In Sickness and in Wedding Insurance: Why Couples Are Insuring Their Nuptials


wedding insuranceLook at any wedding planning checklist for just-engaged couples and you’re bound to see tasks like “get a manicure” and “buy bridal magazines to get inspired.”

What you probably won’t find?

Anything related to what to do if, for example, your chosen locale floods five days before the big day, or your seamstress accidentally massacres your dream wedding dress.

That’s where wedding insurance—which can protect you against a slew of nuptials-sabotaging mishaps like natural disasters, illness and vendor issues—comes in.

But is it something that every couple should consider?

To find out, we asked insurance experts, wedding planners and even real couples who’ve purchased coverage for the 411 on these policies—and if they’re really worth the expense.

The Back Story on Bridal Insurance

Given that the average wedding bill comes out to $30,000, protecting such a costly investment is, understandably, becoming more and more popular these days. According to USA Today, the event-specific insurance company WedSafe alone has seen a 60% bump in wedding insurance policy sales since 2007.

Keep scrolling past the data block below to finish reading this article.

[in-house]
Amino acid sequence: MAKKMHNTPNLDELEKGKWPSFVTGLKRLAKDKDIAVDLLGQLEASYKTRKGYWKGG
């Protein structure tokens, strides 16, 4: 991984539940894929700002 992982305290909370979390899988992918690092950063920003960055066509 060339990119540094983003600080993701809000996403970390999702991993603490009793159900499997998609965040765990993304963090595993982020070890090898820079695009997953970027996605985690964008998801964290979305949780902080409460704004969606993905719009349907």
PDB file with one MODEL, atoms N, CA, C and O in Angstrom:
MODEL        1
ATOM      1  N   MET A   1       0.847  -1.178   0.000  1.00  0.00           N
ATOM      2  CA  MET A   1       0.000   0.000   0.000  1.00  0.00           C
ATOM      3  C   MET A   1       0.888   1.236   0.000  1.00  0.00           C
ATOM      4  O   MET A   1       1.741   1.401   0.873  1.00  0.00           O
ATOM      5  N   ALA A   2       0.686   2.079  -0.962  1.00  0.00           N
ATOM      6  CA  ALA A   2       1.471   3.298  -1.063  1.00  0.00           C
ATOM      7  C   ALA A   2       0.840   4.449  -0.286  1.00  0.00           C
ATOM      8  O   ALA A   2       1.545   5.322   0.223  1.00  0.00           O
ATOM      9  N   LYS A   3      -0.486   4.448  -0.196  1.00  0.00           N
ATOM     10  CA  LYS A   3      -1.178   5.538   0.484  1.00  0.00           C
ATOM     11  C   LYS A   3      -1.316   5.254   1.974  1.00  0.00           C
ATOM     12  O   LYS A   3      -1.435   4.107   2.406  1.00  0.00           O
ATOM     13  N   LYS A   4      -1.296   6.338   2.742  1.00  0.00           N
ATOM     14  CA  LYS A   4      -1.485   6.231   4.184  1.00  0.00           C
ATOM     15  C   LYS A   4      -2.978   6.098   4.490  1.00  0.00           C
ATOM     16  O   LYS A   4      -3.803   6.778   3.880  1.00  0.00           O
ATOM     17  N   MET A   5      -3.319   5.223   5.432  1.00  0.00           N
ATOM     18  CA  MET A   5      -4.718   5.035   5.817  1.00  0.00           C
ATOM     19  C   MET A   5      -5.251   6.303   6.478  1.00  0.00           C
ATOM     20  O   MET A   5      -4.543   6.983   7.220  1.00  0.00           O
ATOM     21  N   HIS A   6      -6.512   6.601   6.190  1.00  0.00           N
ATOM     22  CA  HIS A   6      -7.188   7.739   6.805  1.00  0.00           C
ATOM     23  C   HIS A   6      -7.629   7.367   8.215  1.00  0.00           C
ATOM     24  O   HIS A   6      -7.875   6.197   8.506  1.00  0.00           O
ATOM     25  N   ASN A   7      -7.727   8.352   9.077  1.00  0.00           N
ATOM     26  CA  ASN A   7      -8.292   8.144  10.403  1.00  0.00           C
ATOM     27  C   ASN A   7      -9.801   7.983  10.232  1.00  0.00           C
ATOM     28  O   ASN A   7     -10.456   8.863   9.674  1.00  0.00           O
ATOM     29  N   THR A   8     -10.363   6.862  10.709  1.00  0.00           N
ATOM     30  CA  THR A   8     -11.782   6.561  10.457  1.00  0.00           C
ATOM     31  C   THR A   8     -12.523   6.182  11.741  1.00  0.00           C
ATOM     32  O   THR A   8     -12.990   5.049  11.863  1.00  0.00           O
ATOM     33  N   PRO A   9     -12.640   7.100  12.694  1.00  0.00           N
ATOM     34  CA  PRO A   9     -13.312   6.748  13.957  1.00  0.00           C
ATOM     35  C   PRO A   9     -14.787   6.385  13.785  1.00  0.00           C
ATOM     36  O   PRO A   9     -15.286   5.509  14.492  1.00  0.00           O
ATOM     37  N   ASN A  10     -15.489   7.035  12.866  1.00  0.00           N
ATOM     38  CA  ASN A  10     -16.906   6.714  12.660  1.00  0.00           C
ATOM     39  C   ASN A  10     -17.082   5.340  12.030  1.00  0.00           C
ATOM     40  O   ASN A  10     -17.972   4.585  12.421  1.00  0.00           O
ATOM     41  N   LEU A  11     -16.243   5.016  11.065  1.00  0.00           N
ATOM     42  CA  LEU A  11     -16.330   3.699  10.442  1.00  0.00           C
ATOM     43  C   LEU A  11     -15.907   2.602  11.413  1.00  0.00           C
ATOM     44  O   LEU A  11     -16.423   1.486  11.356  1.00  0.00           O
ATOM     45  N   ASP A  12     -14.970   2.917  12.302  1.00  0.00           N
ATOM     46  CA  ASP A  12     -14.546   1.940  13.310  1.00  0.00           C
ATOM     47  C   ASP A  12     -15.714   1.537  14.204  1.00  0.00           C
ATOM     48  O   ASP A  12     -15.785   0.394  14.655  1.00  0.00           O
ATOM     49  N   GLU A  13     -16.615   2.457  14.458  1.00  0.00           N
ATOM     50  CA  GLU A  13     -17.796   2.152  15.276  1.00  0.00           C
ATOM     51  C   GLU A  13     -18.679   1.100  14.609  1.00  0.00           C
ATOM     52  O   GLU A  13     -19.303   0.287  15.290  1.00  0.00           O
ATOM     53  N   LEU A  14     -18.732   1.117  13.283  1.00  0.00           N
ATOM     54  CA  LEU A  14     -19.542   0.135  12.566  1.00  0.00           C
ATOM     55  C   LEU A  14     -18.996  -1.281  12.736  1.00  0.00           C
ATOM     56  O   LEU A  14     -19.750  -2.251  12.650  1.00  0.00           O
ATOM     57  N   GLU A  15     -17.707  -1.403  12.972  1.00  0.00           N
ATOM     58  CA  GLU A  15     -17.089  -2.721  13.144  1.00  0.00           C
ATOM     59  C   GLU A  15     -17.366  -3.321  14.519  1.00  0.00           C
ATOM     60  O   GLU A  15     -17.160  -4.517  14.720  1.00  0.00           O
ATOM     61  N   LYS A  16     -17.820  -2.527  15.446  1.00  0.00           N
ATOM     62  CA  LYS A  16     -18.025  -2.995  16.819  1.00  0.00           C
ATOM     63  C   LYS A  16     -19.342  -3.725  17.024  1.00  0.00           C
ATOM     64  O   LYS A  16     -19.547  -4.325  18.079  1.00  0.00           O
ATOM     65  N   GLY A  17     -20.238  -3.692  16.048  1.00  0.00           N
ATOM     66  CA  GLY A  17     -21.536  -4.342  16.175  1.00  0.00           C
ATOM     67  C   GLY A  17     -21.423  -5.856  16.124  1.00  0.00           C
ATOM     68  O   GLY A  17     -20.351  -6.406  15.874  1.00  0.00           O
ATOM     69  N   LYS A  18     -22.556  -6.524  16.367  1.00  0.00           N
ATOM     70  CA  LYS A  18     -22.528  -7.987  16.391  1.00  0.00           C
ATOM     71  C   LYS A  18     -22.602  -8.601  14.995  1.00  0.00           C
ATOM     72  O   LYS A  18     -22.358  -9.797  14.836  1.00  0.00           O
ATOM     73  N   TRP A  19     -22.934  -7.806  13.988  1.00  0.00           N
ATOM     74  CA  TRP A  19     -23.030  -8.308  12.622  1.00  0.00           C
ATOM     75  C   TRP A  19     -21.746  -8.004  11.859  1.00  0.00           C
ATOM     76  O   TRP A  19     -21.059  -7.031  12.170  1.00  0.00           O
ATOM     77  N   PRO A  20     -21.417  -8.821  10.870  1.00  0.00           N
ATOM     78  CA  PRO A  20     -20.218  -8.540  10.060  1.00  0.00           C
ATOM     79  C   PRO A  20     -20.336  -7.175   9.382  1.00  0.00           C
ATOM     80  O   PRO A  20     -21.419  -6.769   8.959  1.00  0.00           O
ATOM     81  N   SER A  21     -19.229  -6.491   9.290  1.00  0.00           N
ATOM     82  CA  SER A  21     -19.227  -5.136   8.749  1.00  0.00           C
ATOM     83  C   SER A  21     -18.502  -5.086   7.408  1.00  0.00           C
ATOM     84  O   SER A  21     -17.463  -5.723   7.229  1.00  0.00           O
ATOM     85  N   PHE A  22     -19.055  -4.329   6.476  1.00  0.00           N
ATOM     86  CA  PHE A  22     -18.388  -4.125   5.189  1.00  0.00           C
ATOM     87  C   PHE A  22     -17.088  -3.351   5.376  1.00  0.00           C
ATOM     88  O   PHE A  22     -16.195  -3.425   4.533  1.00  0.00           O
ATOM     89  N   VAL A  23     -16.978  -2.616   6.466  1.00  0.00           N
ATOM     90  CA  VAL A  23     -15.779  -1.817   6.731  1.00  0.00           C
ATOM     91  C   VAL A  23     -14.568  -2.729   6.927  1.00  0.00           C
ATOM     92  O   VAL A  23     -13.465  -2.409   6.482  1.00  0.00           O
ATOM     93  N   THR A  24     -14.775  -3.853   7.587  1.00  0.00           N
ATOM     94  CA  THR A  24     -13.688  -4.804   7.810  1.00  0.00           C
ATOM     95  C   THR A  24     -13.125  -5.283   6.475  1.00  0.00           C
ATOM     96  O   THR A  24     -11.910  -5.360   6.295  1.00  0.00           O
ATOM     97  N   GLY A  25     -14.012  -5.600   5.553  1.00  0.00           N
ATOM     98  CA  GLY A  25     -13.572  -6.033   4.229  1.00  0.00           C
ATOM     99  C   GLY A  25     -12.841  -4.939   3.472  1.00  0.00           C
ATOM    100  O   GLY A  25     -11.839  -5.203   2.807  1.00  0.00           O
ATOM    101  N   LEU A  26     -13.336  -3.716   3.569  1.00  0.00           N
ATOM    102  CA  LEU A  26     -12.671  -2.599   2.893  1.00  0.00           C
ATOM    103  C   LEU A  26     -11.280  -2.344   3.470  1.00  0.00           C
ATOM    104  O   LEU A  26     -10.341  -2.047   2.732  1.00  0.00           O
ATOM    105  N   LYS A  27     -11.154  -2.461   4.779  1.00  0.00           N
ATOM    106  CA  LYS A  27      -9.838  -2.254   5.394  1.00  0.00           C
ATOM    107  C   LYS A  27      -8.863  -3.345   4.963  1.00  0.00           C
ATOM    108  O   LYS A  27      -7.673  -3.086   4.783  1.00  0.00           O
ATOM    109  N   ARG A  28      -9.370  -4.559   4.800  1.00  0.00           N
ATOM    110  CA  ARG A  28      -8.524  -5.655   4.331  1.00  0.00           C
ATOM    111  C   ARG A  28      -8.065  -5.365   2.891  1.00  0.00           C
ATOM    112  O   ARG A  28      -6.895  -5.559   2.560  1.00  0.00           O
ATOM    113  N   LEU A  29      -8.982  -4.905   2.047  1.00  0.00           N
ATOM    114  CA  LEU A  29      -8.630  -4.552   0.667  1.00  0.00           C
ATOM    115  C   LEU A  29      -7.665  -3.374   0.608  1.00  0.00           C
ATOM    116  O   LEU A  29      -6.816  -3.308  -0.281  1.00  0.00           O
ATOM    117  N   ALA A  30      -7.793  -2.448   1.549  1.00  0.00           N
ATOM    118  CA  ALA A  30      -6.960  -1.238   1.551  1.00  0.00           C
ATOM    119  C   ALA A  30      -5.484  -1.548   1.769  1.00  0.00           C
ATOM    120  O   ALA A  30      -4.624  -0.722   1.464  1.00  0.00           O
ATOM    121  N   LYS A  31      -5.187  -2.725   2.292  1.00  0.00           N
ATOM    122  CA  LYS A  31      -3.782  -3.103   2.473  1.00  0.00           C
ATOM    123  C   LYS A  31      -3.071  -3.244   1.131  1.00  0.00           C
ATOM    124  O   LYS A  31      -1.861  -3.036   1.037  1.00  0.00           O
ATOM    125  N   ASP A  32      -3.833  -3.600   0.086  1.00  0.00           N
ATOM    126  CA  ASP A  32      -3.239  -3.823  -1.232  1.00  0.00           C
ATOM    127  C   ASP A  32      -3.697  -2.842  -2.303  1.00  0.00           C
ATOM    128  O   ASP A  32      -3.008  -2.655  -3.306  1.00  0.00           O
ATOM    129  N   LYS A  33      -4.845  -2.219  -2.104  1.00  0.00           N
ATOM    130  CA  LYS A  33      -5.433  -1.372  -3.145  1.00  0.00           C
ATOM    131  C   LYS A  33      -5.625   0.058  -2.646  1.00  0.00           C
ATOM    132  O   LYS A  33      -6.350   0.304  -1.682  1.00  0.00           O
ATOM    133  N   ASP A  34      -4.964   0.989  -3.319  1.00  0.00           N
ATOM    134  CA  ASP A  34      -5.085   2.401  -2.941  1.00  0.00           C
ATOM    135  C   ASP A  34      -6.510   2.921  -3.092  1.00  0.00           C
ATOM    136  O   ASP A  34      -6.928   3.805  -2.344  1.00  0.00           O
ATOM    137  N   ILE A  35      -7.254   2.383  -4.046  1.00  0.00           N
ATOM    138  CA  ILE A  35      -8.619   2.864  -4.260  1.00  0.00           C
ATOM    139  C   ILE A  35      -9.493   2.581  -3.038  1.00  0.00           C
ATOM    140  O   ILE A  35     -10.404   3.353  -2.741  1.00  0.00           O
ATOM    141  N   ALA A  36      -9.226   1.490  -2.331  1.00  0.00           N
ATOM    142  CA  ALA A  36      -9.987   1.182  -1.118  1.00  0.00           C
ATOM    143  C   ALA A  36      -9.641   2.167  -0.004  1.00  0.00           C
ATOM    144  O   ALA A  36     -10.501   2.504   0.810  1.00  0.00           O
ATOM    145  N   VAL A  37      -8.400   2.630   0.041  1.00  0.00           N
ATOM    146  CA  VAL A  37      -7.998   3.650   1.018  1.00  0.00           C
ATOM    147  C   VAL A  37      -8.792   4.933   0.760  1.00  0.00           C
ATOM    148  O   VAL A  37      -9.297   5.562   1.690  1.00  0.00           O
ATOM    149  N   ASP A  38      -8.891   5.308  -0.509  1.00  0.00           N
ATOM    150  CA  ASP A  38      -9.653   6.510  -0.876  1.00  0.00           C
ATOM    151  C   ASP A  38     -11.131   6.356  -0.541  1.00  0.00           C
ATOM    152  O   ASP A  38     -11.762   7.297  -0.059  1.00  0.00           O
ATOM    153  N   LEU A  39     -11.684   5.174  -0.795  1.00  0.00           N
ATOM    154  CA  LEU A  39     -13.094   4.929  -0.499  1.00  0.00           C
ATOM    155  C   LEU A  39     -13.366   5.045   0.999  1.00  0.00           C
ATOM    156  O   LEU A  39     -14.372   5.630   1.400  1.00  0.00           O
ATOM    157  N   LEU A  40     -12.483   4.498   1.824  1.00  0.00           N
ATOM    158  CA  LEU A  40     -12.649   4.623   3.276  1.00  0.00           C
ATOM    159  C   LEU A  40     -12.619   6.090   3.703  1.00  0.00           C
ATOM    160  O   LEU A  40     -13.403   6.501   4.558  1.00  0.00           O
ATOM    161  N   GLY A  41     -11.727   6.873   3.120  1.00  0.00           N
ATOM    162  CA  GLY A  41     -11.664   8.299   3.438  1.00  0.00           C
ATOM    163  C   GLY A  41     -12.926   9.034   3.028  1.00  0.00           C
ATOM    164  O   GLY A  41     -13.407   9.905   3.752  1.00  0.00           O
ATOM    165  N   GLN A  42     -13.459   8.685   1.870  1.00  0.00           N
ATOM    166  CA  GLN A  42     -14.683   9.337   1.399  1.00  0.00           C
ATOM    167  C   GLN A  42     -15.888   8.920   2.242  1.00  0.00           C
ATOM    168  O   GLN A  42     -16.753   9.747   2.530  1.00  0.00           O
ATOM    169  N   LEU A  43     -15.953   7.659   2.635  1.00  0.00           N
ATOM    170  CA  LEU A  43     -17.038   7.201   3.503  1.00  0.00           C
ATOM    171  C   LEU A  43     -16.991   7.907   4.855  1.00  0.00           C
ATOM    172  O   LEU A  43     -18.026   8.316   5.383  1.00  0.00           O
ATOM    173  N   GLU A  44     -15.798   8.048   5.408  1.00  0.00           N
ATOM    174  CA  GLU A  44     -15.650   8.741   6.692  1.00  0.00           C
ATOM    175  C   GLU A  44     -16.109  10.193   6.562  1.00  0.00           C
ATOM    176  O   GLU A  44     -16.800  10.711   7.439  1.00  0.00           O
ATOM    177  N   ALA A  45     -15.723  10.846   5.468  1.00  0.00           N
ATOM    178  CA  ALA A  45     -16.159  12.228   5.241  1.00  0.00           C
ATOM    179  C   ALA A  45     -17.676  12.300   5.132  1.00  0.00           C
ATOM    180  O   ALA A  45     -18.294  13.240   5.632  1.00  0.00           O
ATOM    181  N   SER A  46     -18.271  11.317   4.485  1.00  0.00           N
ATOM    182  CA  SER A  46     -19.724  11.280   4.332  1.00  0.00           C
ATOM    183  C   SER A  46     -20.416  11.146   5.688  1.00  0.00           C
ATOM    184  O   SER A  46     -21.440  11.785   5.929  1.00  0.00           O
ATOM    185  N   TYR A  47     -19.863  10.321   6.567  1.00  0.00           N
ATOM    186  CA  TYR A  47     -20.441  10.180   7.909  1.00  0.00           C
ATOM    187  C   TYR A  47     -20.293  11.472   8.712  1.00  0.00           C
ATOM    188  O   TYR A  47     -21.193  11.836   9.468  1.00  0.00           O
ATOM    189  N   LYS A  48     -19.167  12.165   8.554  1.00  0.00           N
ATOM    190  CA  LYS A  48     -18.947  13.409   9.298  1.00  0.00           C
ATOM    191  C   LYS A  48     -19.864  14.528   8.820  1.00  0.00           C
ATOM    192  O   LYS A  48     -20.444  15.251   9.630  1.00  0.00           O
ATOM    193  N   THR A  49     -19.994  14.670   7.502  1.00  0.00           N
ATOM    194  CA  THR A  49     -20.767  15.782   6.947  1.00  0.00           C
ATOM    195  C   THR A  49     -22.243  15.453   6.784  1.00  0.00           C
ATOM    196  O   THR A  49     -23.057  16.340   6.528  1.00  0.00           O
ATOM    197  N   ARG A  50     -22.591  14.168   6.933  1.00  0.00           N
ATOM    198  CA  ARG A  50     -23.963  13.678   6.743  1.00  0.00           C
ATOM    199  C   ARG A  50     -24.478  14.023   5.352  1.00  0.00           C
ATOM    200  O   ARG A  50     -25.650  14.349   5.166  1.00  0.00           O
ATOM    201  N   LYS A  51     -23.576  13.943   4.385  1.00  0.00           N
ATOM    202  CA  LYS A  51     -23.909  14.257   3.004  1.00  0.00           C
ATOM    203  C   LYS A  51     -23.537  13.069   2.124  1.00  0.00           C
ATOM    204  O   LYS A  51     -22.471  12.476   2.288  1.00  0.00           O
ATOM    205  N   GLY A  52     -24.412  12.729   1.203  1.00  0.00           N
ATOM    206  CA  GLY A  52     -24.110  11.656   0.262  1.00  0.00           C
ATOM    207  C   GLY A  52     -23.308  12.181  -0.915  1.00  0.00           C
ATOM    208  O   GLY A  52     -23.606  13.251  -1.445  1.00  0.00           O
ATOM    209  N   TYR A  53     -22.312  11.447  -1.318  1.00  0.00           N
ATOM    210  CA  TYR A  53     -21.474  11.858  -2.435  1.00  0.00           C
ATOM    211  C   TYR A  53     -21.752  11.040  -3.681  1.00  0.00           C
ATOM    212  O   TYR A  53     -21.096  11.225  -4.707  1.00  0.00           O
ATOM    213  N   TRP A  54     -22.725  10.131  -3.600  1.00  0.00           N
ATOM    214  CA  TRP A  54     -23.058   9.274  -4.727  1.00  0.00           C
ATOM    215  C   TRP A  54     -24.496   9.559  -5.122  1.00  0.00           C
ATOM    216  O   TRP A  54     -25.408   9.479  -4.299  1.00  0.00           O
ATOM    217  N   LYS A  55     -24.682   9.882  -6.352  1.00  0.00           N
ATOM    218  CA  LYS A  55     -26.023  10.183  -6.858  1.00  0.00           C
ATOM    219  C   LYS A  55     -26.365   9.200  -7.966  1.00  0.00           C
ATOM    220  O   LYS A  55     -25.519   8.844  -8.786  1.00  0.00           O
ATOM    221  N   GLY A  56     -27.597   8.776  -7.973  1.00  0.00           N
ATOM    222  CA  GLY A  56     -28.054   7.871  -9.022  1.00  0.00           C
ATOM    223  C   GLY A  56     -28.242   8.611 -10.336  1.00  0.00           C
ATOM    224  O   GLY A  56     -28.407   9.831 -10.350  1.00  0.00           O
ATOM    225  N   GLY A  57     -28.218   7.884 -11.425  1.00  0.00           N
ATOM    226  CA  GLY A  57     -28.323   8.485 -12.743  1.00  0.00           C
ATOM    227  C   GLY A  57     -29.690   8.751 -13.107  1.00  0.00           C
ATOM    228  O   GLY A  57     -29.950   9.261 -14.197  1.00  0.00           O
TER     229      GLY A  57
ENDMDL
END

And not only are more couples—as well as their check-writing parents—opting to buy wedding insurance, but venues are increasingly requiring it, says Robert Nuccio, president and founder of Wedsure, which exclusively insures events and weddings.

RELATED: How I Did It: Held a 100-Person Wedding for Under $4,000

  • Thrifty Writer

    A good idea, but sadly, it wouldn’t have helped the couples who were planning on getting married at ReBar in Brooklyn, since the insurance doesn’t cover the venue going bankrupt:

  • rosa

    I work for State Farm insurance and the “special event endorsement” is not free it costs $50 for $1 million dollars of liability coverage and it has a few exclusions so please check with your State Farm agent for details. No insurance company will give you additional coverage for free.

  • Anon101

    I had a family member call off her wedding the night before the wedding. This type of insurance wouldn’t have covered anything. She lost over $50k on a wedding that never took place. I had to call the vendors for her who who were so incredibly rude. They had already received full payment in advance and didn’t have to do anything. They should have been happy to receive compensation for nothing and faked their sympathies.